Philadelphia 76ers v Dallas Mavericks

Derek Fisher returns to Dallas for the first time since requesting his release from Mavericks

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The Thunder will take on the mavericks in Dallas on Sunday, and it marks the first time that Derek Fisher will return to face his former team.

Fisher signed to play with the Mavericks at the beginning of December, as the team was struggling with its point guard rotation. Fisher appeared in nine games and averaged 25.4 minutes per contest, before requesting he be released from the team to attend to some family matters.

After Fisher resurfaced by signing with the Thunder at the end of February, Mavericks owner Mark Cuban was less than pleased to see a player that quit on him pop up elsewhere, and had some harsh words for Fisher, essentially calling BS on Fisher’s given reasons for wanting out of Dallas.

Fisher is over it (obviously), and has no ill will toward the Mavericks. He does understand, however, that he may not get the warmest reception when he returns.

From Darnell Mayberry of The Oklahoman:

“Anytime you join a group or a team, even if it’s for a short while, there is some connection that takes place as far as teammates, coaches, people in the organization,” Fisher said. “I don’t know how happy they’ll be to see me, but I don’t have any problems with anyone here. I’m just looking forward to what should be a fun-packed game tonight.”

“I don’t know if weird is the right word,” Fisher said of his return. “But for sure as I’ve said before, personally there were some struggles in terms of really feeling like I could come to work and be fully committed to the team and to the organization. That was basically what I shared. Instead of continuing to try to fight through that it would probably be best for me  to return back home and spend some time with the family. And after a couple of months of being away from the game, reflecting on some things, thinking about how I wanted to finish my career, this opportunity presented itself and I took it.”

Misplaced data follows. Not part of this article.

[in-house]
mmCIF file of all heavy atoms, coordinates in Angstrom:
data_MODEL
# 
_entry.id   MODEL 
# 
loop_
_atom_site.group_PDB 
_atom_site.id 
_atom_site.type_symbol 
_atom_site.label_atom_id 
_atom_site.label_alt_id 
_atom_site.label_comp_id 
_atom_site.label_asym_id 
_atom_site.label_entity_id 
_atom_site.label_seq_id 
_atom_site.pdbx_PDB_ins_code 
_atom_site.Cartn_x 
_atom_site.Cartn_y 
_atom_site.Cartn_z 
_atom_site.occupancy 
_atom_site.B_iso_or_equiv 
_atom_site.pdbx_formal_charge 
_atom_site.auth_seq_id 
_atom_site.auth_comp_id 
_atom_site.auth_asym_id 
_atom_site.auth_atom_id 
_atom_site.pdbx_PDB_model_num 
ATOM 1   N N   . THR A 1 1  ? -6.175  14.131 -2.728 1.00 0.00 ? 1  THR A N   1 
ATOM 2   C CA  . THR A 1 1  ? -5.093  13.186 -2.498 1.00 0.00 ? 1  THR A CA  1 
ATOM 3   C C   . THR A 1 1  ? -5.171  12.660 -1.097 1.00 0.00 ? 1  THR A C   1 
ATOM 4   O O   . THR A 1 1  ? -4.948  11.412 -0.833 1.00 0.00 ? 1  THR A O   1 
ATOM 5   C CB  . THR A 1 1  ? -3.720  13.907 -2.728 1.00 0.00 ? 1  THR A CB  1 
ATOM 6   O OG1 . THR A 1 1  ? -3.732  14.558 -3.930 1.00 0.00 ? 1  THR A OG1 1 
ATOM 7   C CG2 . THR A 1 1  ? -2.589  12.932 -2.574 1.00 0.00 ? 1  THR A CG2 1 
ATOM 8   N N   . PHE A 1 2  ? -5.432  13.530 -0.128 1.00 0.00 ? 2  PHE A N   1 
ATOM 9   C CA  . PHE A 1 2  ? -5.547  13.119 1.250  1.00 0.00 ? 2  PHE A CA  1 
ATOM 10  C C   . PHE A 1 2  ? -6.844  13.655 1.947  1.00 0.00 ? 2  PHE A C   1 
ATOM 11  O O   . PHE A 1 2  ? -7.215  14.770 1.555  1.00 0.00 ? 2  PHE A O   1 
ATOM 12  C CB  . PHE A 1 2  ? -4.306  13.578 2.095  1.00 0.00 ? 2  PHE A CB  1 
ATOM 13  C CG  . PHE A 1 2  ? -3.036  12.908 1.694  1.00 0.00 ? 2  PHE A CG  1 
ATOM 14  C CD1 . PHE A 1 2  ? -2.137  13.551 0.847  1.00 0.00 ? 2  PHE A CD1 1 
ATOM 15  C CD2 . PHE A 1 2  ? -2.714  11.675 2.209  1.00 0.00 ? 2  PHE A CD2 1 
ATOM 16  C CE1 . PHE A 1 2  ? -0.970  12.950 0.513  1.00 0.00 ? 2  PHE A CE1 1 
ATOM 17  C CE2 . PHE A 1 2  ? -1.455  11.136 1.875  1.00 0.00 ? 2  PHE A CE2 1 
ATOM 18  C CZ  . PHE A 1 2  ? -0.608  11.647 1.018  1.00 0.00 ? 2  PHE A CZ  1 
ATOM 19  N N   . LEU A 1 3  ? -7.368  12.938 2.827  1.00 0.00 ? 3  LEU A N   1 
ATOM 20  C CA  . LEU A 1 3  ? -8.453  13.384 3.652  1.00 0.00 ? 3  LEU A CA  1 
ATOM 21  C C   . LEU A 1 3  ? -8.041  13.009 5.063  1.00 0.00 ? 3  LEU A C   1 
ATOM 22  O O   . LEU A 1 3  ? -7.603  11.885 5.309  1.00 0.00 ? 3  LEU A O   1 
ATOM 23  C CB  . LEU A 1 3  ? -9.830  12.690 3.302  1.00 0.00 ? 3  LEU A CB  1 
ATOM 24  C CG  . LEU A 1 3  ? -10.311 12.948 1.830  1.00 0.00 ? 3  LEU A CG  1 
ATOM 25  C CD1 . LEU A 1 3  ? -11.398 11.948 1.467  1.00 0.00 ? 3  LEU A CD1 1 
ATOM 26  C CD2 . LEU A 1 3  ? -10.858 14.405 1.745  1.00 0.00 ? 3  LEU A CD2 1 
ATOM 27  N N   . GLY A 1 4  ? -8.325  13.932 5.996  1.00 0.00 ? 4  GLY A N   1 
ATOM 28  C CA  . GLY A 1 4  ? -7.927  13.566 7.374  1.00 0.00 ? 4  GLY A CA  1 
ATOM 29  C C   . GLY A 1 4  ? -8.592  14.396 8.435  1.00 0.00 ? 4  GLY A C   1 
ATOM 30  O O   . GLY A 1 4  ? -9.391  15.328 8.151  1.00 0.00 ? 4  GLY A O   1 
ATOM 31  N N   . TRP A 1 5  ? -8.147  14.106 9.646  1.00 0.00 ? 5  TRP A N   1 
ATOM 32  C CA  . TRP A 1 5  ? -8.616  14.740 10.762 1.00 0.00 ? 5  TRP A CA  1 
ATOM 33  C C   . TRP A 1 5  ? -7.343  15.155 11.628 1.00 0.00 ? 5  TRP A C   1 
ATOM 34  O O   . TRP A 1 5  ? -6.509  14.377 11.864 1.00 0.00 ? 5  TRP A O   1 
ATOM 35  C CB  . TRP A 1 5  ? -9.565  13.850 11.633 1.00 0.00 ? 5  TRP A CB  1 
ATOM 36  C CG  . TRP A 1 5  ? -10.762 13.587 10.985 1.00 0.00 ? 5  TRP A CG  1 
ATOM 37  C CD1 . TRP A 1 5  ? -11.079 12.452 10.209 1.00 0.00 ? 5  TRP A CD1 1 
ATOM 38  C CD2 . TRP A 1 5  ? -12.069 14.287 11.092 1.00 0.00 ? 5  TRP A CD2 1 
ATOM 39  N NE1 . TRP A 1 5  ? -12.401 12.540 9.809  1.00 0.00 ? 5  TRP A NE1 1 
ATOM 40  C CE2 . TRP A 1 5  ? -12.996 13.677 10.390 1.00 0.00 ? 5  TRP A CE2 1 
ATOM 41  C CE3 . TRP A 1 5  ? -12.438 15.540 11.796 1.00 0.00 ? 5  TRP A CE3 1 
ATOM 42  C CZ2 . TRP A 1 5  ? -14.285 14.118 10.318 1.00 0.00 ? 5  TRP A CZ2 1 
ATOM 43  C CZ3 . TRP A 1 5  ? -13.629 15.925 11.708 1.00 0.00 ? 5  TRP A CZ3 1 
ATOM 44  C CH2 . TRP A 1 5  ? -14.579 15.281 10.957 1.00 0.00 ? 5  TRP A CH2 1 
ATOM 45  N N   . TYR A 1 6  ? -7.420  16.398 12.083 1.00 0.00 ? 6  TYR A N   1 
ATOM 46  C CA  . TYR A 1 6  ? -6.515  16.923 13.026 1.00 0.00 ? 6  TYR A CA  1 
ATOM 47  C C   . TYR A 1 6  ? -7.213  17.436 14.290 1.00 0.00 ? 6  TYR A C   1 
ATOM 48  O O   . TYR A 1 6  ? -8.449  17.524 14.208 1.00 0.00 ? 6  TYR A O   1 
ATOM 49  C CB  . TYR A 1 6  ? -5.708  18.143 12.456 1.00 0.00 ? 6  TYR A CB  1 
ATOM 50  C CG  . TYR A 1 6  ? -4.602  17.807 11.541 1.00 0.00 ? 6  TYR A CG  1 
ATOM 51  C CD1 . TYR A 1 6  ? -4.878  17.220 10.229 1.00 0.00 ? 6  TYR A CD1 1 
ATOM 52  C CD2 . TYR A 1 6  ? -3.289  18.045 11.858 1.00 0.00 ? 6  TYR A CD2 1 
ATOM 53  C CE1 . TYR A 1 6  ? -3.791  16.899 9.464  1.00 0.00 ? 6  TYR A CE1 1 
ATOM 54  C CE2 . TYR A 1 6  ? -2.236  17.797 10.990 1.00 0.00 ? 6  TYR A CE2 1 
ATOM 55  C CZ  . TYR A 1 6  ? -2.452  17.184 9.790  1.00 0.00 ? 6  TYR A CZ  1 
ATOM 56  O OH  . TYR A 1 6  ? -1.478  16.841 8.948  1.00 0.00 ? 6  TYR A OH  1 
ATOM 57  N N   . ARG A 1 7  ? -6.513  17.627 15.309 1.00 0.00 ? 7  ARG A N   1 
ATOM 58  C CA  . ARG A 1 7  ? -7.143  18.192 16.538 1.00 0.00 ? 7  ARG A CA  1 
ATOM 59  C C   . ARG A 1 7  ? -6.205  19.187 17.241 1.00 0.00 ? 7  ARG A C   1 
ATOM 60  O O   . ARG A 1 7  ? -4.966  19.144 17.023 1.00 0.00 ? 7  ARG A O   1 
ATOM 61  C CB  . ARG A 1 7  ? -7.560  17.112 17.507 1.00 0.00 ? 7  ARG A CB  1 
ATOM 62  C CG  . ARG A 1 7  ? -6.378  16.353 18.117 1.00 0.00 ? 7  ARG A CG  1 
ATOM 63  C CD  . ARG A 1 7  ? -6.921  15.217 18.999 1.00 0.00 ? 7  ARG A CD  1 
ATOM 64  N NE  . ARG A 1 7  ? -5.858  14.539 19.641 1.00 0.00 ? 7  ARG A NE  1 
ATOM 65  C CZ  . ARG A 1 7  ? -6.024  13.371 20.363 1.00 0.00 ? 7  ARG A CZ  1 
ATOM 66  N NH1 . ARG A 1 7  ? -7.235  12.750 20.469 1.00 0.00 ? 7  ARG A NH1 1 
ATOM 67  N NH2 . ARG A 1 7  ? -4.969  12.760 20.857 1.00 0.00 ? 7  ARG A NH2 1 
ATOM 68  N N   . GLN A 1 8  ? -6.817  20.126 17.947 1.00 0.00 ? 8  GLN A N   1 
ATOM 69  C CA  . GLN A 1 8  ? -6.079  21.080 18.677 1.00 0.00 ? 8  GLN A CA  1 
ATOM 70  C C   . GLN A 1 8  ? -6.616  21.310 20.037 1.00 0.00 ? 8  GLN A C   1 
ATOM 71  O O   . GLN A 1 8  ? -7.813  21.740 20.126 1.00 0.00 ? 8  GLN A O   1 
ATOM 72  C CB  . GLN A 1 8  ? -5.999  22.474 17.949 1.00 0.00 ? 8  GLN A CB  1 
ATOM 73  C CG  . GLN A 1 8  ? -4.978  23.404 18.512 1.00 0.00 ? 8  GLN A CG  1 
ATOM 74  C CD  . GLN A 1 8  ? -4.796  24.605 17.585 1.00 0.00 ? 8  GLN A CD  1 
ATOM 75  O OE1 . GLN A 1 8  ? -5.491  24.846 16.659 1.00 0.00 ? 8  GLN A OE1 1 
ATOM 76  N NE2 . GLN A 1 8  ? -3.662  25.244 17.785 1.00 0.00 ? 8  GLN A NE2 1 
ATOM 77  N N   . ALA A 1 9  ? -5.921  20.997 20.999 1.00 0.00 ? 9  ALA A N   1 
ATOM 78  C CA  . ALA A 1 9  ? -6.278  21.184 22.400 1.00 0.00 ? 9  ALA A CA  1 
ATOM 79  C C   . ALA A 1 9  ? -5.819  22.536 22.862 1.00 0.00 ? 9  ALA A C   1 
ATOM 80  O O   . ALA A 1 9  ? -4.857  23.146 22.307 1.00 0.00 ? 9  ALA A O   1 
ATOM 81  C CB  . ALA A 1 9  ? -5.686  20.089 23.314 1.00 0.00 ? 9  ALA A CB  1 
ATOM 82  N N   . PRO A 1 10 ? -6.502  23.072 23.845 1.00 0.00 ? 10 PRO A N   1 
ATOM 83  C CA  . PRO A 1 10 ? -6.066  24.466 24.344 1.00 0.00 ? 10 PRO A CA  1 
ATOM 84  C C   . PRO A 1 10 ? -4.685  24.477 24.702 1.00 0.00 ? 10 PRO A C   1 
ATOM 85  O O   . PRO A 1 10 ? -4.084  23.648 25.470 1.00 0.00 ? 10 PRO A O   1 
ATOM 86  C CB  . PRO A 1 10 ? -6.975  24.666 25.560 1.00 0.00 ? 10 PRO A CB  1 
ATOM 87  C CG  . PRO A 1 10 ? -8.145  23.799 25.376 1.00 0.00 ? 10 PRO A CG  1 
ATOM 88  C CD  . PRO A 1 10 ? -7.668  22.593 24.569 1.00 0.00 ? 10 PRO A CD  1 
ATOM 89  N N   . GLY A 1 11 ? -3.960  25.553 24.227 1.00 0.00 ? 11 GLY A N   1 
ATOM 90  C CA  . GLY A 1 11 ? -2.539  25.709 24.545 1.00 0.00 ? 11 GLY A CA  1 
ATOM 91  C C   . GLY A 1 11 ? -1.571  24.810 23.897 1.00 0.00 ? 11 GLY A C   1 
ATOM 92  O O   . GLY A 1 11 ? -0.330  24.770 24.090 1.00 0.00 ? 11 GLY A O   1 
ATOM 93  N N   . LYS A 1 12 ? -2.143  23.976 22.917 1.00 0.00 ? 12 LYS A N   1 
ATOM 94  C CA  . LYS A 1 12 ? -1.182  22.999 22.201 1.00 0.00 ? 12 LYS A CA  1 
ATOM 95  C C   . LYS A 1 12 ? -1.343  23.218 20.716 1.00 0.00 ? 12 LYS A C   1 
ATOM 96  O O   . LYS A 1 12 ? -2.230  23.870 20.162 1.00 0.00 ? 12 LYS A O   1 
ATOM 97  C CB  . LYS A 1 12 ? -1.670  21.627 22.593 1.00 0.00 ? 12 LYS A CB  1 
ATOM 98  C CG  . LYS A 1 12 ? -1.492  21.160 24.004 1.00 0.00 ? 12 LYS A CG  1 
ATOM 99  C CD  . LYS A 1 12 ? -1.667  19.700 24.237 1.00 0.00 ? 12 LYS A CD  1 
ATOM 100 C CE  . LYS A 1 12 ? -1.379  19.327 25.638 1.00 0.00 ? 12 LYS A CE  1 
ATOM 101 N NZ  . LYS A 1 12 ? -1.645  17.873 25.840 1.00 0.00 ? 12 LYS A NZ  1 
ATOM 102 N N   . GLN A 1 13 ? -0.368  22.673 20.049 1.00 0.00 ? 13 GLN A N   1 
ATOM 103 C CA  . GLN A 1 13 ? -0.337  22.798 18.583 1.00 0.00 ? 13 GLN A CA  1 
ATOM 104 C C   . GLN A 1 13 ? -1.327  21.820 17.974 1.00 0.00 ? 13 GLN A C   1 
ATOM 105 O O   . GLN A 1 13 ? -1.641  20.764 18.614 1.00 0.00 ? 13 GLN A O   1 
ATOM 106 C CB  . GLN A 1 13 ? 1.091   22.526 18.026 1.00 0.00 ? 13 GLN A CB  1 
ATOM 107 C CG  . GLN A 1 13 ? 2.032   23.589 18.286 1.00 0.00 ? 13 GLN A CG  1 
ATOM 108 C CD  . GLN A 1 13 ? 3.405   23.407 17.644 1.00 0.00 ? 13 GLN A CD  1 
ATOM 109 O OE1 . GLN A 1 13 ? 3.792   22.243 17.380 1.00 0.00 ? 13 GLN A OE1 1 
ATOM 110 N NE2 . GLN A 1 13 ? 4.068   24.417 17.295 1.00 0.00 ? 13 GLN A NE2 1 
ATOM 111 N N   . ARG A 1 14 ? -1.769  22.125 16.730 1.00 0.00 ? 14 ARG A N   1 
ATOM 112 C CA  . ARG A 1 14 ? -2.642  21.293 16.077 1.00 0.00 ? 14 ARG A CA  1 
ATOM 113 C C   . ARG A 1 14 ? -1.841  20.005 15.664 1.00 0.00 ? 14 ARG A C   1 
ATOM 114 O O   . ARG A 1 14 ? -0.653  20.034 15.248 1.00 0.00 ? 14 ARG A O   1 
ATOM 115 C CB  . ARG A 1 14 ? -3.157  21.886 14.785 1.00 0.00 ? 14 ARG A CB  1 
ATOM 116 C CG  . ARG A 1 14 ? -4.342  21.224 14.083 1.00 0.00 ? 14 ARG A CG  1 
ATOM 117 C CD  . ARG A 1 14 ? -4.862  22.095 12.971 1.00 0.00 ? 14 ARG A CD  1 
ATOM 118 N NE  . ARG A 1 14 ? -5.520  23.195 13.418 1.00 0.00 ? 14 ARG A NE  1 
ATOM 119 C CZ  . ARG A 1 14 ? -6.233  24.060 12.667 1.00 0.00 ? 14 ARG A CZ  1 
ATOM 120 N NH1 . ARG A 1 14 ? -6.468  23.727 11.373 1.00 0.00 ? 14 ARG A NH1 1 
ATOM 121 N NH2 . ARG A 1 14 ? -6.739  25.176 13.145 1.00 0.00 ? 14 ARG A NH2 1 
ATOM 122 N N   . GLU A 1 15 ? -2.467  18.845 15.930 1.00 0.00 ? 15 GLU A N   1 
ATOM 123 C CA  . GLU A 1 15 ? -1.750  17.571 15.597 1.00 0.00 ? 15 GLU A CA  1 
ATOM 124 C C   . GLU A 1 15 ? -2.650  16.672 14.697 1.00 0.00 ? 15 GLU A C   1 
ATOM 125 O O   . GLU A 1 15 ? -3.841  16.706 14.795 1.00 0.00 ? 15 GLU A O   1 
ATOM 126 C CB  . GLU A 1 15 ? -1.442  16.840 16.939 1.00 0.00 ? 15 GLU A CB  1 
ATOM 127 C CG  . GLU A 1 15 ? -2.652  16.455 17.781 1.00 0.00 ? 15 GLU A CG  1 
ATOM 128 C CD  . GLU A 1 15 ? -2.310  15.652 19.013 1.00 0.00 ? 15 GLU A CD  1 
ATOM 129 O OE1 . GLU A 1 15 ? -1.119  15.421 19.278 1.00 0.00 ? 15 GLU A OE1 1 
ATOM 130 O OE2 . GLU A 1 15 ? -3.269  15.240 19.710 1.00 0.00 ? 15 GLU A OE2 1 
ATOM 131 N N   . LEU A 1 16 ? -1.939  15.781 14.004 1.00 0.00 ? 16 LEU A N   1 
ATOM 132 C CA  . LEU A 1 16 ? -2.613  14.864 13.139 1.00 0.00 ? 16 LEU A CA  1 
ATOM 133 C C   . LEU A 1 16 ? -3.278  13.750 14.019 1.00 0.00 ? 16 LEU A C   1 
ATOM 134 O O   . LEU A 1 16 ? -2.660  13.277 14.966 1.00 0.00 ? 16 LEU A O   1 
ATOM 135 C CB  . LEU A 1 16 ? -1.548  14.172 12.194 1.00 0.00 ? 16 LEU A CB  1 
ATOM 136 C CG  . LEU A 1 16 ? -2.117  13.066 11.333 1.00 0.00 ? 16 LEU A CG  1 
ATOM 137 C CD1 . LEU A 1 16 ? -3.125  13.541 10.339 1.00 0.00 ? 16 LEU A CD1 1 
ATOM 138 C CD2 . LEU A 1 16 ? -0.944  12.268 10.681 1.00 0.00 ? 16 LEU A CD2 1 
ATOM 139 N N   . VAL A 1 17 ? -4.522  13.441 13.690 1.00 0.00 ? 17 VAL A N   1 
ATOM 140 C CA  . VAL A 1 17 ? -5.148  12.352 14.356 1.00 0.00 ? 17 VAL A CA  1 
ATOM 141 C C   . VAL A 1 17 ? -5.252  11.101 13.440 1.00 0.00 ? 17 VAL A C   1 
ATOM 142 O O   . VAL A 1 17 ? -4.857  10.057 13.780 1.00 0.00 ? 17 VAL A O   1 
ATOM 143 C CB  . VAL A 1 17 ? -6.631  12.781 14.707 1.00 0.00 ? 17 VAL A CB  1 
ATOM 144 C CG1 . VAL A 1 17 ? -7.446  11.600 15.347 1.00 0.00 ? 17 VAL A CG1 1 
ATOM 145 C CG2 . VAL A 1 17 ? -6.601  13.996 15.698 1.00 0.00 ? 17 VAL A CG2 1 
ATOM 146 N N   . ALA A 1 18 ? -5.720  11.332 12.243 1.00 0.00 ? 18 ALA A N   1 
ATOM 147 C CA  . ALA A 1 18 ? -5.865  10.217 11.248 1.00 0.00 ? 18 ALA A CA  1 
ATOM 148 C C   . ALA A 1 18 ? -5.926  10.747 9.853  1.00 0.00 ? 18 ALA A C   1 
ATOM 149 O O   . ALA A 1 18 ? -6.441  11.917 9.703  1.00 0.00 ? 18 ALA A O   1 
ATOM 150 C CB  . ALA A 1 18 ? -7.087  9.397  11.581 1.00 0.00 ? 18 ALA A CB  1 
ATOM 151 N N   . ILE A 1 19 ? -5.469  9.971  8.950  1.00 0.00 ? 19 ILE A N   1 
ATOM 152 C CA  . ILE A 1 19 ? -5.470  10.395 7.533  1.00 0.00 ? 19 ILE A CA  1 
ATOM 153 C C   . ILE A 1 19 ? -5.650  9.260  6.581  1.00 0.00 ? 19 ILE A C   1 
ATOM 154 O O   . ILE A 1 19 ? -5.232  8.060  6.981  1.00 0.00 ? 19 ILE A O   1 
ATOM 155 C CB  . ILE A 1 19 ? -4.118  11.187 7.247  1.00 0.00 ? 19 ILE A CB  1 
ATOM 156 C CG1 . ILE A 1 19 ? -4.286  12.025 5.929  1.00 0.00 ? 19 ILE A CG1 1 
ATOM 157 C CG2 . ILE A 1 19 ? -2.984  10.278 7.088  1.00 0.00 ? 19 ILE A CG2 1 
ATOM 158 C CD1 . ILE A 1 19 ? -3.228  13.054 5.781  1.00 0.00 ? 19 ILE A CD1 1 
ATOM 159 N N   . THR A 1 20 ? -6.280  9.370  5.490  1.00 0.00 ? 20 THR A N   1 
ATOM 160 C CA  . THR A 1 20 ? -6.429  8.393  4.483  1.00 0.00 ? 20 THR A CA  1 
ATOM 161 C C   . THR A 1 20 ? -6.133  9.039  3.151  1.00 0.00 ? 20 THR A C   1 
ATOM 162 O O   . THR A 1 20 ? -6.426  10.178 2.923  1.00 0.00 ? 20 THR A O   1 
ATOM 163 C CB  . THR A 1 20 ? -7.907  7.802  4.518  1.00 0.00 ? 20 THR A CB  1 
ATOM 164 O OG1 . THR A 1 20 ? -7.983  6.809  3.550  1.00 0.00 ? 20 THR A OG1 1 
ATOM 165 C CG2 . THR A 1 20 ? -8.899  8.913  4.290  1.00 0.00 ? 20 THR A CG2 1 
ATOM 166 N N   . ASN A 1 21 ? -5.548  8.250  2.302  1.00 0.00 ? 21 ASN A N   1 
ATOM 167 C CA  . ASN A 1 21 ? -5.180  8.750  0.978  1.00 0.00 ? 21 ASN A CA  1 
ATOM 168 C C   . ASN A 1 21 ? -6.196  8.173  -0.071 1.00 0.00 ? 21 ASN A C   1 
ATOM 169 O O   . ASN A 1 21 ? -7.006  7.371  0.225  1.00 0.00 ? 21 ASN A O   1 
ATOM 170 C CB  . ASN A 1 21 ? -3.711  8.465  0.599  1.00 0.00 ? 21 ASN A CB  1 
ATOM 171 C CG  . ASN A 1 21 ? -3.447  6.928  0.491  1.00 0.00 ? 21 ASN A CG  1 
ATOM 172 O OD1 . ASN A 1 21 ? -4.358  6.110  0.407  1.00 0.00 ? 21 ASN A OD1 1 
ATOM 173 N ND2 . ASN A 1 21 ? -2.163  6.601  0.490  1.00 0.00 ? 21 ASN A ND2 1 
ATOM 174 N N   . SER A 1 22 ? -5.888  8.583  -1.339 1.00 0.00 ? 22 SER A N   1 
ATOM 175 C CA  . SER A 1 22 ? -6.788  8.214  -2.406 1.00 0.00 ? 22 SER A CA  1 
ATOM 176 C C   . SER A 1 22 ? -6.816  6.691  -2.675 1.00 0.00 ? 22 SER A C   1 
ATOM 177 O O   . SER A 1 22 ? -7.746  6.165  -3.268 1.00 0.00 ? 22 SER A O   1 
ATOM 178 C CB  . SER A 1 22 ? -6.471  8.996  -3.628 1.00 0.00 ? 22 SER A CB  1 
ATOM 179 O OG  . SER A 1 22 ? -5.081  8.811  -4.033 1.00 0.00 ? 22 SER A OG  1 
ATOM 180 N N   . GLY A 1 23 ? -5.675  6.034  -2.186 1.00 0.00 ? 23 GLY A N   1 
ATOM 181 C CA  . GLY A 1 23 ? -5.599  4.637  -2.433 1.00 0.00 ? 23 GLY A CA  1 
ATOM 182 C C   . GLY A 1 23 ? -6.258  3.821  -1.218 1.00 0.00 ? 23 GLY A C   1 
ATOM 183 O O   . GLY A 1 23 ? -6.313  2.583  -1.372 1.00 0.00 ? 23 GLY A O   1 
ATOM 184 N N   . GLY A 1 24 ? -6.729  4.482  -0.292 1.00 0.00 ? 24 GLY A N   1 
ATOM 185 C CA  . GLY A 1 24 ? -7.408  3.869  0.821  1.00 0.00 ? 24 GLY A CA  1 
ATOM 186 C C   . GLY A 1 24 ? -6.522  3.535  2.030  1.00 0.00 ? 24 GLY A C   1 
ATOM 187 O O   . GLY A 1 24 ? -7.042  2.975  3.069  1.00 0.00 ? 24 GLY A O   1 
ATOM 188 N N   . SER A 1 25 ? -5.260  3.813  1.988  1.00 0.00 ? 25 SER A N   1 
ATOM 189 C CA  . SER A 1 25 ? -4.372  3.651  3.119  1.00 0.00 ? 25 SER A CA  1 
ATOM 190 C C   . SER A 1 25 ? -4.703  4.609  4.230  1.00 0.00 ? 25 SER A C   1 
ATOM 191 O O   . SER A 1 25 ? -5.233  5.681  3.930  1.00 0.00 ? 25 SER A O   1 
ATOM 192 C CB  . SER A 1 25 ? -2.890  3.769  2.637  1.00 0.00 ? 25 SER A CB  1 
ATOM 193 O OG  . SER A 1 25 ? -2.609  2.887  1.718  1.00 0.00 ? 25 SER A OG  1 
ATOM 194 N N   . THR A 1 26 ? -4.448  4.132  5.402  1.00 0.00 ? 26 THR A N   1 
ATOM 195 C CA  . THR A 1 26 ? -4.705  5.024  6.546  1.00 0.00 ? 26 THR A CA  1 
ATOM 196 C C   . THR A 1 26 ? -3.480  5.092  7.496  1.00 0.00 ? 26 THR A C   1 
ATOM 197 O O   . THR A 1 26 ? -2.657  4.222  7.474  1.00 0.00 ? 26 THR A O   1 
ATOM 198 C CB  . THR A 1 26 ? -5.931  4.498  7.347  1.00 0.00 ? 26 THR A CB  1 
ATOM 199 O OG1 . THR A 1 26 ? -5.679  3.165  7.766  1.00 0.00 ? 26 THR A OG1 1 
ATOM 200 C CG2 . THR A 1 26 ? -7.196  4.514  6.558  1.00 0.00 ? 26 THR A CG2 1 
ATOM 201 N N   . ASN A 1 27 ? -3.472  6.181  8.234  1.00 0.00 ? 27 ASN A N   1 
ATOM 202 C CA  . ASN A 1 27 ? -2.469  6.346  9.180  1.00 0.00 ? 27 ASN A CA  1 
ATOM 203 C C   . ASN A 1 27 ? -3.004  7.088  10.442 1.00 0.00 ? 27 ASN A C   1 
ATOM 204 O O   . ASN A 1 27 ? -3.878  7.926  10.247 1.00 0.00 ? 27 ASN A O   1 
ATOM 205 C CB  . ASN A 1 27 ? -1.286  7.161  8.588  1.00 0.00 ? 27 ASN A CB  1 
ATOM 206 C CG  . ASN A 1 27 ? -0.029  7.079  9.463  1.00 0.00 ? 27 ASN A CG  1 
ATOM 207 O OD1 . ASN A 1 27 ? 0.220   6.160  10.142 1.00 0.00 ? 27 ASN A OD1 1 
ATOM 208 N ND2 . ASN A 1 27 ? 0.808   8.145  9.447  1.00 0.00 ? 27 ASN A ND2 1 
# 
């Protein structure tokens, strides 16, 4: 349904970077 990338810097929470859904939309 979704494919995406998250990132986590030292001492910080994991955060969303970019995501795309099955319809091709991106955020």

Fisher can only say what he believes to be the truth regarding his reasons for asking out of his situation with the Mavericks, as well as his reasons for wanting to come back and play for Oklahoma City two months later.

And in turn, Mavericks fans and Mark Cuban are well within their rights to be skeptical.

Enjoy 50-best circus shots of last NBA season

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As of tomorrow, training camps around the league open, and all the focus goes to the 2016-17 season.

For fun, let’s look back one more time at last season — the 50 top circus shots of last season.

Stephen Curry driving the lane and throwing up prayers once he draws contact (and hitting them), there is Russell Westbrook throwing the inbounds pass off an opponent’s back, and so much more. Enjoy. Then let’s get on with next season.

To avoid trash talk, Steven Adams told Kevin Garnett he didn’t speak English

Kevin Garnett
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Kevin Garnett intimidates people. In the machismo-fueled world of professional sports nobody comfortably admits they were intimidated, but in the wake of Garnett announcing his retirement, a number of players stepped forward to say exactly that. And that KG trashed talked them fearlessly.

Oklahoma City’s Steven Adams found a way to avoid that — tell KG he didn’t speak English.